Q: We have enclosed a photo of a mahogany wood chair that is decorated with unique carvings. We believe it is the face of the North Wind, and it has never been refinished. It originally belonged to our father-in-law's grandmother.
We have been wondering if it has any value.
A: Your side chair was made circa 1900. Wood chairs like yours were often called grotesques. The design appealed to the Victorians who have a penchant for unusual or bizarre carvings. There was an abundance of the chairs decorated with the carvings of the North Wind. Many other chairs depicted scenes of lions, dogs, pubs and griffons. Fables, literature, music and paintings were the sources of inspiration. According to ancient mythology, Boreas, the North Wind, was the son of the Greek god Astraeus. He symbolized the cold wind bringing in the change of season. Grotesques originated in Germany and soon were produced in the United States. Many were made in Grand Rapids and were often made of oak.
Your North Wind side chair would probably be worth $150 to $300.
Q: I have a vintage porcelain child's tea set. Enclosed is the mark on each dish. The set includes a teapot, cream pitcher, covered sugar bowl and four cups and saucers. They are decorated with an iridescent tan finish against a white background and flowers. I think the set was given to my grandmother when she was a child in the 1930s. The set is in amazing condition considering how old it is.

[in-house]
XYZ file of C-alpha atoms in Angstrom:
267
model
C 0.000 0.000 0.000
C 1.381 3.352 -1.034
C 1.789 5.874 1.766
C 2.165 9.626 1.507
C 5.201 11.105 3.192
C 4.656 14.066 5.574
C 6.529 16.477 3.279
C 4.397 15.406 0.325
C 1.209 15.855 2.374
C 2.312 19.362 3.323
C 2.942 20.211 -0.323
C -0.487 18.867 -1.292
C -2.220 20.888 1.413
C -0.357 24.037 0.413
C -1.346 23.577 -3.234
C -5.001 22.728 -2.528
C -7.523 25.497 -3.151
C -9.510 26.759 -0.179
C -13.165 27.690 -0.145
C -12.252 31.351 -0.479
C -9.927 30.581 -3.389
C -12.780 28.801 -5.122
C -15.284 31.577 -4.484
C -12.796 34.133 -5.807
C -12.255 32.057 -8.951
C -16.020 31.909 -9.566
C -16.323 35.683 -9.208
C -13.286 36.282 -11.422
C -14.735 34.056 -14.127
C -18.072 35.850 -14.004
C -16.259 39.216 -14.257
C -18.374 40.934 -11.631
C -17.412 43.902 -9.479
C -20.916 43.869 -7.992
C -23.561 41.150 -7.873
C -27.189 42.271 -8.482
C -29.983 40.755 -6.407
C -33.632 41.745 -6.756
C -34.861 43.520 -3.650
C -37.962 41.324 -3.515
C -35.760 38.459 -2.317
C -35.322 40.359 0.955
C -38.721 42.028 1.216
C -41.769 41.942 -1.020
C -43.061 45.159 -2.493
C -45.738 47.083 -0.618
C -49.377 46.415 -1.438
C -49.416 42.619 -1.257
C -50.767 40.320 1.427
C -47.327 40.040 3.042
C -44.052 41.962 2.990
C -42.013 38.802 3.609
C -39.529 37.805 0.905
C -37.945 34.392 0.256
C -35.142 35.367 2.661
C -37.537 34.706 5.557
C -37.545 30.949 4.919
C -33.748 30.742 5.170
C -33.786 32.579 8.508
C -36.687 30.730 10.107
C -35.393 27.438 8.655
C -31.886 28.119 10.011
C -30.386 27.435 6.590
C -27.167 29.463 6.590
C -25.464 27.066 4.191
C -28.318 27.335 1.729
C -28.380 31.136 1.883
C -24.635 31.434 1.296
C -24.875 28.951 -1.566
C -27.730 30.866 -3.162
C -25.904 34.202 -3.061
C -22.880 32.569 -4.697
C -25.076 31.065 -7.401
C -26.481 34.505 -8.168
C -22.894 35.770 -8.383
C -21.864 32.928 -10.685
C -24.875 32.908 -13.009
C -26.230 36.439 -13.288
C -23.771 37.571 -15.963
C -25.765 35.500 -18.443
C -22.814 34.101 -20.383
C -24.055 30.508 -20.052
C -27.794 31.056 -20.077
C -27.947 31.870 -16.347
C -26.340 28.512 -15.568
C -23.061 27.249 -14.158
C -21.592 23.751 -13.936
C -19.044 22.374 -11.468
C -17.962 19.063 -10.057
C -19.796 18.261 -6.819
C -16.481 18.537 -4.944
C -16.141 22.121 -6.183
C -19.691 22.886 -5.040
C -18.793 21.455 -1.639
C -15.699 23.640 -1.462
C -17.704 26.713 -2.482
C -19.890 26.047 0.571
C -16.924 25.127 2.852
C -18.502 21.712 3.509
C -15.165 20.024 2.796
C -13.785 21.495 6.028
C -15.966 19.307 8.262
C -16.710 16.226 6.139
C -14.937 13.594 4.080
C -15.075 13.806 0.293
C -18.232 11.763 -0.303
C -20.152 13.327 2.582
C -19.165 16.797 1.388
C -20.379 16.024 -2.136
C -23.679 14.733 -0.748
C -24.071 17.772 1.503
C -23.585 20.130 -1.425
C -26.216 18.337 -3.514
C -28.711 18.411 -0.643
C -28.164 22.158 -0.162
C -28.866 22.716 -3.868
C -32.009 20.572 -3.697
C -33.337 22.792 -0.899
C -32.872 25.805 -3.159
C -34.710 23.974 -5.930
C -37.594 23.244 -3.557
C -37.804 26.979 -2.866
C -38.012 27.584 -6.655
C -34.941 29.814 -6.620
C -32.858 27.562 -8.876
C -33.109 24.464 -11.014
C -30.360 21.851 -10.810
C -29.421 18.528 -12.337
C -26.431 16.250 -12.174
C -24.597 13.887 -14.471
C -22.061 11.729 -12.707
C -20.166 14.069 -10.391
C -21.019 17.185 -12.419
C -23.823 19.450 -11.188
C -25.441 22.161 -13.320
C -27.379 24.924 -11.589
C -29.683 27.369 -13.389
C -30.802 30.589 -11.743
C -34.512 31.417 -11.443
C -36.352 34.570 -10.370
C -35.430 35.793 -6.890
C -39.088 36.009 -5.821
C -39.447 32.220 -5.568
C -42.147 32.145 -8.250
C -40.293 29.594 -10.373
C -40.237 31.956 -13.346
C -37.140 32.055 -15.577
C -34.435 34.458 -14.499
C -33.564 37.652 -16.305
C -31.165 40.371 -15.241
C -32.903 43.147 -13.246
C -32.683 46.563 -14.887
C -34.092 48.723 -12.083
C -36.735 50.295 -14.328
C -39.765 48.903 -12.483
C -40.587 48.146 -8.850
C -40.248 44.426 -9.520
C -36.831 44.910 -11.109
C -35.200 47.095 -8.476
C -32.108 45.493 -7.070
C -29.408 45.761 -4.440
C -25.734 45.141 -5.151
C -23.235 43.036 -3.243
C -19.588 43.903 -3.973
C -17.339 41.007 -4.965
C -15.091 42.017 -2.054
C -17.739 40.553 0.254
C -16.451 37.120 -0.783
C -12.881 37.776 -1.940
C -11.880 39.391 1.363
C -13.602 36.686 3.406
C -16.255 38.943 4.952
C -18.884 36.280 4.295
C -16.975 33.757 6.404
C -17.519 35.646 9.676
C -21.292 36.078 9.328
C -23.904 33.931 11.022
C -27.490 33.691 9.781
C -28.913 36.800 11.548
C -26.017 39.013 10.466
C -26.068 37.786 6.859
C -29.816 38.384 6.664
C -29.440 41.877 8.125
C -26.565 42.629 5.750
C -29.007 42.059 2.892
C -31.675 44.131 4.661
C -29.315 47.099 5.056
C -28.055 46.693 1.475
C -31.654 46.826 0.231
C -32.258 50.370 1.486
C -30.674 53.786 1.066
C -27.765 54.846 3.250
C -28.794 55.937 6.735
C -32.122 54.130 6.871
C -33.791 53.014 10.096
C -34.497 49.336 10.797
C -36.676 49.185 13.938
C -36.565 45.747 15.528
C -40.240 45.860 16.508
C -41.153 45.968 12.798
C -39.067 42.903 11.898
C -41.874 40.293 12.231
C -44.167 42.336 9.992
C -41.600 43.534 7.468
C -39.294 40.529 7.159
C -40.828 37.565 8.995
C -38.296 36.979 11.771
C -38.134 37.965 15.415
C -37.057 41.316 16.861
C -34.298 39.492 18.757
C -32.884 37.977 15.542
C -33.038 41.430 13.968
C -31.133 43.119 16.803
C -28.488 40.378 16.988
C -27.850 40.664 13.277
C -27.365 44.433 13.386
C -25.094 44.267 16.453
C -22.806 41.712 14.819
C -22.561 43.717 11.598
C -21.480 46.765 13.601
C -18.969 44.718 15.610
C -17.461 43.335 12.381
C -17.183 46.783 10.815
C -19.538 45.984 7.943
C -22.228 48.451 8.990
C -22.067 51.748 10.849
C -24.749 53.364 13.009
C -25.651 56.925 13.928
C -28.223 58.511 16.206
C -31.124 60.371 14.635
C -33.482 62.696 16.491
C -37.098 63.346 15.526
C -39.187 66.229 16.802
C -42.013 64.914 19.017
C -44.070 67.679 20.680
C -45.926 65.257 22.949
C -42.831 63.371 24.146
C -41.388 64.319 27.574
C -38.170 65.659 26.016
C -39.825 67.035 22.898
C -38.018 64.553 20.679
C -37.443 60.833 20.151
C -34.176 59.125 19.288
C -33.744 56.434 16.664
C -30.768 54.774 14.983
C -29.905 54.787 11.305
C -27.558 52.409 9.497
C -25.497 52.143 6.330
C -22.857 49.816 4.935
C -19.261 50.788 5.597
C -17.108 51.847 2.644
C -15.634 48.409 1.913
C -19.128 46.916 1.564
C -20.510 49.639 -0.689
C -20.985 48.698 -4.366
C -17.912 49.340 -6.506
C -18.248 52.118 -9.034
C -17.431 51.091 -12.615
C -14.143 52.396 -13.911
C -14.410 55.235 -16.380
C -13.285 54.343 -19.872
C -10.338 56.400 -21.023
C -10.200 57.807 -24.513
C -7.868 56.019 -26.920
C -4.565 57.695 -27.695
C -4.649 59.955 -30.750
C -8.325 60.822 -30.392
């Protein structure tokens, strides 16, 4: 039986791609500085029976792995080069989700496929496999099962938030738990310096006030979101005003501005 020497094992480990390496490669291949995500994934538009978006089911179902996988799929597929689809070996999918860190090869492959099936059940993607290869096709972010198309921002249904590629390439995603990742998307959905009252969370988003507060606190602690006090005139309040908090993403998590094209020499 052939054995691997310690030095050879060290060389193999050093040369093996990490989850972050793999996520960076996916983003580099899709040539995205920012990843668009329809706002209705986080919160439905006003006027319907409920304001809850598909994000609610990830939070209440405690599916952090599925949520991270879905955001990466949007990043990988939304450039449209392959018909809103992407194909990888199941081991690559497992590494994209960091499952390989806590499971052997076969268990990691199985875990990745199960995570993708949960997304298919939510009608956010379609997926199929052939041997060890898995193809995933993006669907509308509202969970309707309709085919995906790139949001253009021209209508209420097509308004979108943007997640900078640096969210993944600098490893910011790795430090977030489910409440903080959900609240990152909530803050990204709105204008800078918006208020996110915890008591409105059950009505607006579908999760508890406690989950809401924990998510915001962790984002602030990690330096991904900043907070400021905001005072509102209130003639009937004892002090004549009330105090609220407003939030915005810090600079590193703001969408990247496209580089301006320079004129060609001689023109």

Anything you can tell me about the set will be appreciated.
A: Porcelain that has an iridescent tan finish is known as lusterware. Vintage porcelain that is marked "Made in Japan" was produced after 1920. Seventh century A.D. Islamic potters discovered the formula for producing luster glazes. By the 19th century, English, German, American and Japanese factories were producing a plethora of lusterware.
Your porcelain tea set would probably fetch $25 to $50 in an antiques shop.
Address your questions to Anne McCollam, P. O. Box 247, Notre Dame, IN 46556. Items of a general interest will be answered in this column. Due to the volume of inquiries, she cannot answer individual letters. To find out more about Anne McCollam and read features by other Creators Syndicate writers and cartoonists, visit the Creators Syndicate website at www.creators.com